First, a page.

May 31, 2010


I was checking homework one day, and  one of my favorite students (Robin) had written a pretty long dictation.  (Dictation is when they listen to a CD that has a passage spoken in English, and they write it down.)  The dictation was good.  The funny part was what he had written proudly, in big bold letters at the end of the passage.   “I CAN WITE!!”

Spoken by William, a particularly adorable 5 year old.  “I don’t like puppy because in house poo.  There is so many poo!”

Preface to the following short story:  A norabang is a singing room…think private kareoke.  The room is big enough for about 6-10 people.  You have two microphones, LOUD speakers, and a big screen that shows the lyrics.  They are really popular in Korea.  And they are awesome!

Now for the story:  I was humming in class while I was checking homework and a student said “Teacher, be quiet.  This is no norabang.”

In one of my classes, whenever I erase the board, a little funny guy named Edwin showers me with praise.  “WOW!  Beautiful!  Very wonderful!  Fantastic!  Amazing!  Nice!”  He apparently loves a clean board.

Here, they call men’s and women’s underwear panties.  It still catches me off guard to hear a boy say something about his panties.  In class this other day, a boy named Brent said “Teacher, Minky see my panties!!”

There is a kid in one of my classes who never does his homework.  Every class I ask him “Nick, do you have any homework today?”  Last week, he raised his hands up in the air and said triumphantly “No homework forever!!!”

other funnies:

I’ve had a big accomplishment.  The 3 year olds have finally stopped bringing me their boogers!!!  They haven’t, however, stopped trying to lift up my skirt.

We climbed Geumo mountain this weekend (a big, popular mountain at the edge of town).  While at the summit, we got pulled into several group pictures.  One man was particularly set on getting us in his picture.  We were already  headed back down the mountain when we came and grabbed us and pulled us back to the picture spot.  Afterward, he had each of us talk to his friend on the phone (his friend spoke no English, so we just said “hello” a few times and handed the phone back to him) while he laughed hysterically.   He was an odd man.

Kevin doesn’t like praying (well, I think it’s a prayer…they say it in Korean so I don’t really know) before meals:

I was trying to get a good picture of David, one of the most adorable kids in the kindergarten.  I definitely should have waited until he was finished eating.

Something about a coffee shop named Ameba is just not appealing to me:

Here are some pictures from Guemo mountain.


May 23, 2010

Three weekends ago, we climbed Cheonsang Mountain.

Two weekends ago, we had a great time visiting our friends Andy and Lindsey in the northern part of the country.  They live in Gangneung, near the coast.  It was beautiful there.  Here are some rice fields that we walked past on the way to the beach.

And the beach….

This weekend, we visited two towns on the eastern coast: Pohang and Gyeonju.

Here are some pictures of the beach in Pohang.  We were there on Buddah’s Birthday, so lots of people were shooting off fireworks.

We discovered when it got dark that our motel was a black light motel.  This is the hallway….

this was our room…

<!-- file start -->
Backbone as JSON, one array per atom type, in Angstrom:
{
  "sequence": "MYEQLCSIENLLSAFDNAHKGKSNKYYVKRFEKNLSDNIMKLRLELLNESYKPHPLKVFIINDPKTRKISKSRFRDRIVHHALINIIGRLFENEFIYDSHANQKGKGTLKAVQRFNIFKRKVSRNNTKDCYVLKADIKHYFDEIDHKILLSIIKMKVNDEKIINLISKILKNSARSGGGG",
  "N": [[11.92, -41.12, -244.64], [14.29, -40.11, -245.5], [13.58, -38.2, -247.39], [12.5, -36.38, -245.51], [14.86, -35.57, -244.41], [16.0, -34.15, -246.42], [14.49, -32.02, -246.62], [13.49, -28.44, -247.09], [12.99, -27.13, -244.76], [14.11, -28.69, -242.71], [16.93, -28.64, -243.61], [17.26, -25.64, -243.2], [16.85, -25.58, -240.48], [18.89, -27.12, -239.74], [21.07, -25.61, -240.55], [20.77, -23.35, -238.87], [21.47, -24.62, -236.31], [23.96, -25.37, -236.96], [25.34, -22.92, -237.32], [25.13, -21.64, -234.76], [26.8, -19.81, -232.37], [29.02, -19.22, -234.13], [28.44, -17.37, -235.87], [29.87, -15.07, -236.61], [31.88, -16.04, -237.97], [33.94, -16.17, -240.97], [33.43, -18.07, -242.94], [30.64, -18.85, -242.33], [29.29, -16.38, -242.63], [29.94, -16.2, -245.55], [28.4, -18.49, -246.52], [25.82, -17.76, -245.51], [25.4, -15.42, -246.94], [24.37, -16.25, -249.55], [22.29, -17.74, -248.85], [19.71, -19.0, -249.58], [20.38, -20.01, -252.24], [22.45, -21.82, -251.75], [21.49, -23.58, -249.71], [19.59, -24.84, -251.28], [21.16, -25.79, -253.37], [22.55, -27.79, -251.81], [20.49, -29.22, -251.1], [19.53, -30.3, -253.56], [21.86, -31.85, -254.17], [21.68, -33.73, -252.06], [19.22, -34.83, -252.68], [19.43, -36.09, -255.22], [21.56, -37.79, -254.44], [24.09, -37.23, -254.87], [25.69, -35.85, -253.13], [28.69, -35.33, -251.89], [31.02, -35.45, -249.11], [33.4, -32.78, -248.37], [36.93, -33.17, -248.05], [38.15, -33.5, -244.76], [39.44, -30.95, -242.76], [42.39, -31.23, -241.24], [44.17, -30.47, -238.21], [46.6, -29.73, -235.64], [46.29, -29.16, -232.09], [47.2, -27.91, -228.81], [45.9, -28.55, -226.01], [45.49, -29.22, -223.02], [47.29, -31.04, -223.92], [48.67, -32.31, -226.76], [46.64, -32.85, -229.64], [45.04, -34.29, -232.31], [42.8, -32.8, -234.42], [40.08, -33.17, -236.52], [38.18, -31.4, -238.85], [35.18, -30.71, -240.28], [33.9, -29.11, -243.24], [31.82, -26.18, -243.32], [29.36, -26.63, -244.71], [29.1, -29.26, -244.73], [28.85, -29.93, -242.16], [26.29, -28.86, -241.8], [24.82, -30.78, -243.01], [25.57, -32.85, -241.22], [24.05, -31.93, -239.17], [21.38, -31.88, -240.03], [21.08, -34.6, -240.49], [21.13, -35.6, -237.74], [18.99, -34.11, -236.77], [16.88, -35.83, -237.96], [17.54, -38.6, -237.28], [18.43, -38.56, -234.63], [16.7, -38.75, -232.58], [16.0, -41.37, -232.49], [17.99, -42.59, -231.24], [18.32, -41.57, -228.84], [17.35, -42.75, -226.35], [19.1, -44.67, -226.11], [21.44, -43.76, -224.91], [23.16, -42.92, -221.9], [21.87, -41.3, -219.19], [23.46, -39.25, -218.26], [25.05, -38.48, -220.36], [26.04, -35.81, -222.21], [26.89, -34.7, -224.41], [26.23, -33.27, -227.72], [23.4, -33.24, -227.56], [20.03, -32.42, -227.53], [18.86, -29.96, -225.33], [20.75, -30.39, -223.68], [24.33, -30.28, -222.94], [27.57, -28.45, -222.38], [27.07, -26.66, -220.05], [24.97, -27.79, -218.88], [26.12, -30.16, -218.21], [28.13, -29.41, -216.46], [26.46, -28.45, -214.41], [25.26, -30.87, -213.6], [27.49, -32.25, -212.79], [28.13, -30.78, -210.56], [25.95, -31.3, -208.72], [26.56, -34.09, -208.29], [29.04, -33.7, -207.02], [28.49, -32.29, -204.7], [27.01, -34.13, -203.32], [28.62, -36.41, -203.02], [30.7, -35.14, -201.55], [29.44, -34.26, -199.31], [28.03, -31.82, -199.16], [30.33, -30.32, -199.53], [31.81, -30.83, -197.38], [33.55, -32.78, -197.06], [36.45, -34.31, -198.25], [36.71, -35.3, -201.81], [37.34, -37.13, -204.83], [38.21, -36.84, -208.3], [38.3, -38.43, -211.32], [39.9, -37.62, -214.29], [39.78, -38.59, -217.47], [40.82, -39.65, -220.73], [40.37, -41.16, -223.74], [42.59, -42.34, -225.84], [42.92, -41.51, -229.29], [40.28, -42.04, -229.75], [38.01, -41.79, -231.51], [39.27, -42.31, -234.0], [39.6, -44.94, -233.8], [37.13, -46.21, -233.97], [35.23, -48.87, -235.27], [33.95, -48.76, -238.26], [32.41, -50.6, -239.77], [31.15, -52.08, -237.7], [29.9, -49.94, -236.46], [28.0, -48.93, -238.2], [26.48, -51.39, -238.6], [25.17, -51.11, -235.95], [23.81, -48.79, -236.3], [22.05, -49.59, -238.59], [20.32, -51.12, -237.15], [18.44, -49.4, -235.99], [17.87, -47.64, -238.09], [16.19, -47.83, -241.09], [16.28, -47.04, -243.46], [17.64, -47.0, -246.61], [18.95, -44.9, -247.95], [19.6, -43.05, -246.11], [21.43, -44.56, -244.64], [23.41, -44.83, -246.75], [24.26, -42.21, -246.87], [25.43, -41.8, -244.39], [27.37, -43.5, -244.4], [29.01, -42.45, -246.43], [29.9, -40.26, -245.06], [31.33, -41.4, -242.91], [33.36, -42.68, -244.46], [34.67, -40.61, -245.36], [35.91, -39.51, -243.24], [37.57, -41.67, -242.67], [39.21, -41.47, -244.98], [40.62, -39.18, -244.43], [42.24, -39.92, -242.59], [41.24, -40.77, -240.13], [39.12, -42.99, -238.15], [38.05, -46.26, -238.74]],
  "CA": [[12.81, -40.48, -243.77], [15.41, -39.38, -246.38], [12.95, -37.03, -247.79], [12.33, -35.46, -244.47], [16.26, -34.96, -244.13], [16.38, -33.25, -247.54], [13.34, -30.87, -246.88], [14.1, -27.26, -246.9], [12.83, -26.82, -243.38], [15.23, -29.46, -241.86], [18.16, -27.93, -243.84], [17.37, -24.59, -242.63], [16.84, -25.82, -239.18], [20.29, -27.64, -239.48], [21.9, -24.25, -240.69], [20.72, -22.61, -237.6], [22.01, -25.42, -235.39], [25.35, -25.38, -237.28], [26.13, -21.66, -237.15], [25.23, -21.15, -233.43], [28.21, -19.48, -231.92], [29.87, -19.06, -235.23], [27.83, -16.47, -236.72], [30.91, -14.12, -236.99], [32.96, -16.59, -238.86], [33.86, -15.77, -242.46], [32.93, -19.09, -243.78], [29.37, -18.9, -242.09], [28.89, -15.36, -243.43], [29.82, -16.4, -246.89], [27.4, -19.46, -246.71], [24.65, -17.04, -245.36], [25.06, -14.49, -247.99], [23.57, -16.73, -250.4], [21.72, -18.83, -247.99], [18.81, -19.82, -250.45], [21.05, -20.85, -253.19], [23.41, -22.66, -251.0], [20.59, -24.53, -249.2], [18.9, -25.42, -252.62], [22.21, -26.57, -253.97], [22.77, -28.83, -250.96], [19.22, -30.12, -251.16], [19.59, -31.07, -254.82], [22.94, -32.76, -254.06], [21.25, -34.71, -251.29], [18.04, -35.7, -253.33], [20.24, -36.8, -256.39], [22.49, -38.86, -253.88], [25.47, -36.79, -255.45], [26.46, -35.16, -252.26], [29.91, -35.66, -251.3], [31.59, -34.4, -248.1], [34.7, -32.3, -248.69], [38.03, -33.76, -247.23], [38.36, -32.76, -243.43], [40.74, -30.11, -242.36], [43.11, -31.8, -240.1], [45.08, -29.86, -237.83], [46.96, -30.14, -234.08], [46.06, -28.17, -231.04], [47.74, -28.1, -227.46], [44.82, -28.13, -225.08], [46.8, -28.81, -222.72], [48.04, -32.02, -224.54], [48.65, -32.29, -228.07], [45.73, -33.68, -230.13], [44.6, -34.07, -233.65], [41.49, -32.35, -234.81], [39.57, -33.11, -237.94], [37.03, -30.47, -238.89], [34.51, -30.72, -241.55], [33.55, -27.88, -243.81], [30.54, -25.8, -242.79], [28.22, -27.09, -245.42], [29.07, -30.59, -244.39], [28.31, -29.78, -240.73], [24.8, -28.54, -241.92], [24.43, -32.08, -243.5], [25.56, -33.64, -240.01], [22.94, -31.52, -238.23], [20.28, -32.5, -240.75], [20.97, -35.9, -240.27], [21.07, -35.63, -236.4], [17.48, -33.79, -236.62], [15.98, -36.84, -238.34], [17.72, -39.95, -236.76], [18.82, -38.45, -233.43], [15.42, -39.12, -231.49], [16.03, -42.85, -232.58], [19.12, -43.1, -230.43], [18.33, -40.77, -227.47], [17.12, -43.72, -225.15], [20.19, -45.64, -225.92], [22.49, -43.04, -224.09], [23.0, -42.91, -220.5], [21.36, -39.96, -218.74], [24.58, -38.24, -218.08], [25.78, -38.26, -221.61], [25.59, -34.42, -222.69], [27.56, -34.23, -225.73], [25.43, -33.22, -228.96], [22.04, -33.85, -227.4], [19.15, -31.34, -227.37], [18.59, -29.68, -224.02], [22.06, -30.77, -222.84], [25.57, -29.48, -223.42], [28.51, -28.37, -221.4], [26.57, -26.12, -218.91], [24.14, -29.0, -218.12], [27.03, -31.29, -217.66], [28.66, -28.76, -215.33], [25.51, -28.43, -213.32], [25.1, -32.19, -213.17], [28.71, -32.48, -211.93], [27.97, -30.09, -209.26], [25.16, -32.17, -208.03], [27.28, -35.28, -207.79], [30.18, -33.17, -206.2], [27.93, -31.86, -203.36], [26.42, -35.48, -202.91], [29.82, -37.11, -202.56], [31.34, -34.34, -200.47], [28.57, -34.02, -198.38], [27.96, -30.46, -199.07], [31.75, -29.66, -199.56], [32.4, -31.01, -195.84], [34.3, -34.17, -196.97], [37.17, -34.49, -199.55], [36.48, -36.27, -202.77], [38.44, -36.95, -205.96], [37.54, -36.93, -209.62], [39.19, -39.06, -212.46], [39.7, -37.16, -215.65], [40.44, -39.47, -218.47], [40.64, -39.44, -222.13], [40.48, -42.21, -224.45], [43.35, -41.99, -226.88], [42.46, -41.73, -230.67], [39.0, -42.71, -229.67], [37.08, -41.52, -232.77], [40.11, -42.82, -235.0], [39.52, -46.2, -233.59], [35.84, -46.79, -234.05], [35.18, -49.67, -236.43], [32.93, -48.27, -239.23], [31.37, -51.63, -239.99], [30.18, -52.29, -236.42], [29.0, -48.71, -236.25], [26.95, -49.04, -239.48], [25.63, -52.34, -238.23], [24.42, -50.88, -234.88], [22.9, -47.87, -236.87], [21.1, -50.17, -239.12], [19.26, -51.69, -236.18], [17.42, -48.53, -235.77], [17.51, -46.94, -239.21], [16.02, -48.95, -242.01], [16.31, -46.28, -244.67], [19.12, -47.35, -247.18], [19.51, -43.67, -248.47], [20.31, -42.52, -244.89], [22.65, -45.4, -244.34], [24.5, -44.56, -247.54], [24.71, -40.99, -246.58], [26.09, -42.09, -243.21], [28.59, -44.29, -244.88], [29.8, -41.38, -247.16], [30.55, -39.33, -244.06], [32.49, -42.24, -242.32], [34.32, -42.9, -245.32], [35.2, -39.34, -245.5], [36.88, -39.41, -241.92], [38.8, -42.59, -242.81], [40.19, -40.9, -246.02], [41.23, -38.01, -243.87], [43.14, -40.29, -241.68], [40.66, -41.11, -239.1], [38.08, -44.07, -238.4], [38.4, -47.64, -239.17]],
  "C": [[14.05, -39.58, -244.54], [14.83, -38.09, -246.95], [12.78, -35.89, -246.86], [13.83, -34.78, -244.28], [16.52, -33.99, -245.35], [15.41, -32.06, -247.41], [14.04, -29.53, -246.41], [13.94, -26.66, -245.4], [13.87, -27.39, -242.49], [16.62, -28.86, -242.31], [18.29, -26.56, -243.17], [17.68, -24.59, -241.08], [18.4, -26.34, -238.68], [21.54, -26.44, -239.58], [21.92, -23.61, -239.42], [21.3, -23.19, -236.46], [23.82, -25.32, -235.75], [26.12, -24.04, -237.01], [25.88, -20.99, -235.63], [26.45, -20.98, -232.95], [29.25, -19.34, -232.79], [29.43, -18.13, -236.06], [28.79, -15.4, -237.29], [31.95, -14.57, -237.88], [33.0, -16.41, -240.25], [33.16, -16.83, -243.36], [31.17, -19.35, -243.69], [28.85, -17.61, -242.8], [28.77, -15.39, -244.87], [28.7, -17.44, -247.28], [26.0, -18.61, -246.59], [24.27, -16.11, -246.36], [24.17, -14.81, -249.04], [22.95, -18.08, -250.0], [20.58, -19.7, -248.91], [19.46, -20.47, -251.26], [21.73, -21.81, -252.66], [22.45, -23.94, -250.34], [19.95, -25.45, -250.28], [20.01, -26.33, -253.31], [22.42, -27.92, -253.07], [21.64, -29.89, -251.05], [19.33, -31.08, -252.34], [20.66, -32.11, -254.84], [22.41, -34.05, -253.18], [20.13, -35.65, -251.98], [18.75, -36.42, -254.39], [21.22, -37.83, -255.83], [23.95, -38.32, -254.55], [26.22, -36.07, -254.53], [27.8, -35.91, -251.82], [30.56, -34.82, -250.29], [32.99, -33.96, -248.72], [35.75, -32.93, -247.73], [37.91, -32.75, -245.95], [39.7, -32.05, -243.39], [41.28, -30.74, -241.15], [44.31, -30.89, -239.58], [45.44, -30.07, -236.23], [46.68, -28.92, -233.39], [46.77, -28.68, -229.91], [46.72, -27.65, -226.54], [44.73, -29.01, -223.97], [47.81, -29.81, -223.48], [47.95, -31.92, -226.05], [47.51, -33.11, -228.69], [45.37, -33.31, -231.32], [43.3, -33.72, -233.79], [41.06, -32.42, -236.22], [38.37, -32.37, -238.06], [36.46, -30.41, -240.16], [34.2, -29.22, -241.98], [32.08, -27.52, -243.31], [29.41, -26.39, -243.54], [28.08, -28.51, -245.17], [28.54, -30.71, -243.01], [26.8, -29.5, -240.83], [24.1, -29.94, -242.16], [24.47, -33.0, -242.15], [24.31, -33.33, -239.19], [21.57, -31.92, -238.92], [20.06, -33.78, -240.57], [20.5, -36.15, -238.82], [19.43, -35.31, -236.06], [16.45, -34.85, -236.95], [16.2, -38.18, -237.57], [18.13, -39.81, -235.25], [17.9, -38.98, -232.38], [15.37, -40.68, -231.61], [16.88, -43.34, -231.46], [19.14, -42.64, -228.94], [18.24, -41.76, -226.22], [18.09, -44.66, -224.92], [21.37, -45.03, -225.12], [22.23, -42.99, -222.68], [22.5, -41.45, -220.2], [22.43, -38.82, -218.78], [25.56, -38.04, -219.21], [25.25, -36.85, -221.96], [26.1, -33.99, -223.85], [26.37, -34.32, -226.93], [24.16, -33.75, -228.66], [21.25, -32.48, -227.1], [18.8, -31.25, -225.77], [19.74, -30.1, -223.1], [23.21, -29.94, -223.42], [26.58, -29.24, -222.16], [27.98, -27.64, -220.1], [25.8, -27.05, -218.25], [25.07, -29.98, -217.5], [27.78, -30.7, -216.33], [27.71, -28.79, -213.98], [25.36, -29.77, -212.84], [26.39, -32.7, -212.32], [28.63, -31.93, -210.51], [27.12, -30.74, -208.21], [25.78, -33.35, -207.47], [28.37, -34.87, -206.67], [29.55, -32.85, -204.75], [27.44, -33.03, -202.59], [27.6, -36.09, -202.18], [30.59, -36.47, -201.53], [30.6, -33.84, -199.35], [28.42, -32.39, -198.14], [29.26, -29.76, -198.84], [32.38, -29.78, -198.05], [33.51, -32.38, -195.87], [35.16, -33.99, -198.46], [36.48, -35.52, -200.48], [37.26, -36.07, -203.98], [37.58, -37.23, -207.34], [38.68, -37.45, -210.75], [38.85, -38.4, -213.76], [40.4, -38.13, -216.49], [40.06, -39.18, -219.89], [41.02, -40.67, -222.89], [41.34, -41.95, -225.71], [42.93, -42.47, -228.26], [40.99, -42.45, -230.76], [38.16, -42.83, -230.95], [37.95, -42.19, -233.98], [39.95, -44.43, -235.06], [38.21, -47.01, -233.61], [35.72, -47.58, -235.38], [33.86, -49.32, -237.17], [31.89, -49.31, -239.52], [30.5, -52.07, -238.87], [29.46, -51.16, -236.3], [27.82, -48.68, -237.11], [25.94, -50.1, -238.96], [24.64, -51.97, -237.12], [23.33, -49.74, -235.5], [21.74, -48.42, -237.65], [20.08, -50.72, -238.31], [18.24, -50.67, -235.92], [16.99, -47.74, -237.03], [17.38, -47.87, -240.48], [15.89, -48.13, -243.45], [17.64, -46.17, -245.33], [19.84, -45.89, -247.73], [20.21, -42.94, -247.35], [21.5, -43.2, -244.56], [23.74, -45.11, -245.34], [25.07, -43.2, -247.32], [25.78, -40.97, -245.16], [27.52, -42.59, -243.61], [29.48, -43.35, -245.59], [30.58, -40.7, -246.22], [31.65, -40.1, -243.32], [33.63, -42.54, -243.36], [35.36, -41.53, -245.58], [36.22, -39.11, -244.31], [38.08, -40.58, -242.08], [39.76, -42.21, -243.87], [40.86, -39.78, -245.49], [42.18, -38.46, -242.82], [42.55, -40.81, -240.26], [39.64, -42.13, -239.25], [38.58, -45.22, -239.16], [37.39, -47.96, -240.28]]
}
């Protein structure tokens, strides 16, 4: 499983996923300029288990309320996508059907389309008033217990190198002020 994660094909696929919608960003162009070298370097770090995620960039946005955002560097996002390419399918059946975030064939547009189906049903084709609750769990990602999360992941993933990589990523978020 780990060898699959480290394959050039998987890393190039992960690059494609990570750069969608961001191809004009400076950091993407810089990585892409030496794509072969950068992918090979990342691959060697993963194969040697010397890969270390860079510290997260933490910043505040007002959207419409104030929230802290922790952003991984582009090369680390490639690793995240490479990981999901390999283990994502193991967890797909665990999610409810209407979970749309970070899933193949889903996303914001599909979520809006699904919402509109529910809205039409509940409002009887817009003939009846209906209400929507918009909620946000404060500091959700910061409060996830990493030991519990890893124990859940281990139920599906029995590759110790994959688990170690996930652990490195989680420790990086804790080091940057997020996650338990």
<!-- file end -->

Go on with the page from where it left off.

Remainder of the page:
The next day, we went to Gyeongju.  We visited a really great museum…

This was my favorite thing in the museum.  It was a mold for roof tiles.  I’m not really sure why it is so intriguing…something about the woman’s smile is just really friendly and interesting.  Kind of like the Mona Lisa I guess….nobody really knows why the Mona Lisa is so famous…she’s just captured peoples’ attention.

a marshmallow field…

The mounds behind me are burial tombs.

Yes, I had on a nerdy tourist poncho.  It was really rainy , OK?

a really old astrological observatory…

More burial mounds.  I loved these.  It’s hard to tell in the pictures, but they are pretty tall.

now for some funnies…

In one of my classes, the students started asking me questions about the US.  As I was answering their questions, one of the students yelled out “USA king is good!”  I said “you mean Obama?”.  He nodded.  I agreed.

One day I was asking for homework in a small class, just 5 kids.  Only one kid, Minky, had done his homework.  One of the other kids said “Minky is a wife.”  I gave him a confused look.  He said, “his husband is homework”.

We were having a food discussion in one of my classes.  We started talking about corn dogs (a popular street food in Gumi).  Here, they put sugar on their corn dogs.  I told them that at home, we don’t put sugar on our corn dogs…usually just ketchup.  One of the kids shook his head disappointedly and said “yellow head USA people”.

One of the classes is learning about the face and facial features.  Their book has “buck teeth” in it, but it doesn’t do a good job of describing or showing buck teeth.  So, I drew the best picture that I could of buck teeth, trying to show that buck teeth are larger and stick out more than the other teeth.  I don’t think I successfully showed the undesirability of buck teeth, because all of the students started coming up the front of the room, pointing to their teeth and saying very proudly, “teacher, I have buck teeth!!”

In one of the upper level classes, we were working through a workbook.  On this particular section, there were the beginnings of sentences that the kids were supposed to finish with their own opinions.  We came to the question,  “I think my most attractive feature is ____________.”  One of the funniest kids that I teach, Chris, was having trouble with this.  I said “Chris, you have great hair.  You should put down your hair.”  With a huge grin, he plucked out a piece of his hair and placed it on the blank line.